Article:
In February I had the opportunity to witness the current Wayne Shorter Quartet, featuring Danilo Perez on Piano, Brian Blade on drums, and John Pattituci on bass. It would be folly on my part to think that I could give a written account of the music played on that concert that would do the music justice. But some general remarks are in order.
The quartet played for over two hours an interrupted piece of music. It appeared to have many movements, the sections ebbed and abated, transformed and led into one another. The raw material was in every respect rooted in all of the language of modern and contemporary jazz and yet it was clear that, with the absence of performance conventions involving clearly delineated solos, and applause, regular song forms, and other practices, the entire evening was as close any jazz concert could be to a thoroughly written contemporary concert piece. Though there was a lengthy score on stage, it was also clear that a great deal of it was as improvised as in any traditional small group jazz concert.
I am not sure all of the audience was prepared for it. It was music that required deep focus and concentration. As rooted as it was in the popular it was equally rooted in highest art traditions.
Wayne Shorter is now seventy-eight years old. Given his involvement in the so-called jazz fusion movement in groups like Weather Report, his origins with the likes of Miles Davis, and his great duo with pianist Herbie Hancock, he is a master of any style of music. Yet Shorter has been all of his life working towards what he is now giving the music world. There were hints of it before, especially in his duos with Hancock, but Shorter, is achieving his greatest musical triumph now: a vision of music where jazz, classical concert music, and popular rhythm are so thoroughly merged that what is performed in concert can be compared in quality to any of the written compositions of a Bartok and have all of the performed intensity of any of the improvisations of jazz masters in the previous century.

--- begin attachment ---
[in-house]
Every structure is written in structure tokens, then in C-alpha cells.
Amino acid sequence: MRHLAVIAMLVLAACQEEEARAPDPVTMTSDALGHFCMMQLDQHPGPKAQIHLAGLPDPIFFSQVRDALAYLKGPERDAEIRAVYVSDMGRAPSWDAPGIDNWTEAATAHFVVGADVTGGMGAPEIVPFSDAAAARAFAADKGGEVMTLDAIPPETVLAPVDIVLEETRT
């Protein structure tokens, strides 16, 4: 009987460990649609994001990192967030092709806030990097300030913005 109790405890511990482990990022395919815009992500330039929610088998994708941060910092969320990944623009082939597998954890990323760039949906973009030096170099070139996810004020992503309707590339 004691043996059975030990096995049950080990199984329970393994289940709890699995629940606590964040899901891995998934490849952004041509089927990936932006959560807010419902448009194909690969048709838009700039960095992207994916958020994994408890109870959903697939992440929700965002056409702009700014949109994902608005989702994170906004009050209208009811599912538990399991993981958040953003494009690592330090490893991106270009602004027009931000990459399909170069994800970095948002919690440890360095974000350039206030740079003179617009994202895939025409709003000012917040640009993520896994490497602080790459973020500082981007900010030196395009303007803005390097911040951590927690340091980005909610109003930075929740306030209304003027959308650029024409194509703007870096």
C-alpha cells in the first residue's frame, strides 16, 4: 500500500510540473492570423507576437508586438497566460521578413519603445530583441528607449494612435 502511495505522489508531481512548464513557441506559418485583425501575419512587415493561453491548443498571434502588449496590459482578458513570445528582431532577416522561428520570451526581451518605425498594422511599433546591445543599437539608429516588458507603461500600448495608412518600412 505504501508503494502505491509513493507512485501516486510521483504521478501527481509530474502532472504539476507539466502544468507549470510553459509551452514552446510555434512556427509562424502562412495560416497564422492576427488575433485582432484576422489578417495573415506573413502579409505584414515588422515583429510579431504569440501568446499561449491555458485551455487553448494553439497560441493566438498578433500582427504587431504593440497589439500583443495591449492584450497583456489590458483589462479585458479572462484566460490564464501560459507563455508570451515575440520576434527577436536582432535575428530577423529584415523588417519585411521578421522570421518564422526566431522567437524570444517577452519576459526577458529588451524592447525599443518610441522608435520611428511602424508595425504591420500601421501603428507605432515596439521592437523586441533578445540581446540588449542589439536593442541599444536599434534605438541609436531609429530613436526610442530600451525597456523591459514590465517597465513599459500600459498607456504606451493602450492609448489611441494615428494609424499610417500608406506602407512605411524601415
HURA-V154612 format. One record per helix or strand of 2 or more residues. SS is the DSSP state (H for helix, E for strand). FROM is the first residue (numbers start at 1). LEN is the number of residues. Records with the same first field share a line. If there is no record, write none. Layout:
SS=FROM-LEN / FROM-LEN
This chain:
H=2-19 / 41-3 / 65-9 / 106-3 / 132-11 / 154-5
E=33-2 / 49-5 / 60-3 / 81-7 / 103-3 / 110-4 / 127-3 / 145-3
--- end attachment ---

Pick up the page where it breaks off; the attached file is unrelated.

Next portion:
I heard Schoenberg and Hindemith as much as Scriabin. But I also heard Funk and Latin music in there too. I heard enough music for a desert island.
The tenor saxophone that he plays has had so many great players coming out of a post John Coltrane tradition. The recently departed players Michael Brecker and Bob Berg were part of this post- Coltrane tradition as was Joe Farrell. There have been so many losses to the jazz saxophone world. Many saxophonists coming out of the big bands of the sixties and seventies created this highly linear and hard edged, expressive style owing to Coltrane. Then there was the influence of the mighty Joe Henderson and this can be heard in a player like Javon Jackson. When I hear the well received Joe Lovano I often think of Warne Marsh, an underrated "West Coast" cat who is clearly an influence on Lovano. I could go on about all of the important saxophonists and there are many I don't have the space to include.
Yet Wayne Shorter is rarer still. He is sui generis. Like Ahmad Jamal on the piano in my last musical blog, Wayne Shorter invented a sound and an approach all his own, that seemed as original as anybody could be on an instrument (even conceding the influence of Lester Young). What is so rare about Shorter is that he plays the saxophone with an approach completely outside of the dominant tradition of long lines. Shorter is a great lyricist; he believes in melody and phrase above all. This conviction colors his writing as much as his playing. In his commitment to this type of comparitively shorter lyrical gesture, I believe the only comparable figure on a wind or brass instrument would have to be Miles Davis.
But this evening of music which, judging from the youtube excerpt above, is a work that has traveled for a few years, was a genuine development for improvised music. There have been attempts at this kind of thing in the past but there were two great flaws: a lack of immediate and genuine integration of musical styles, and secondly a rejection of tonality in favor of a purely NOISE or nontonal practice.
Wayne Shorter's current music is completely in the tonal tradition yet it has all of the abandon, surprise and at times dissonance you could find in noise based avant-garde practices in the sixties. And yet it is firmly tonal and melodic, fully flavored by the traditional modes. This shows that one needn't abandon older musical languages to make original music, that those languages are not dead but that it takes the imagination of four great artists to make fresh music out of that language. Every soloist was superb: Brian Blade and pianist Perez deserve special mention, but this was like a string quartet: all players equal, all parts contributing to a whole greater than the sum of any part.
The one characteristic in this new work is the beautiful melodic approach that is Shorter's metier.
Please take an opportunity to see this quartet should they come to your city or town. You will be seeing a great part of jazz and musical history.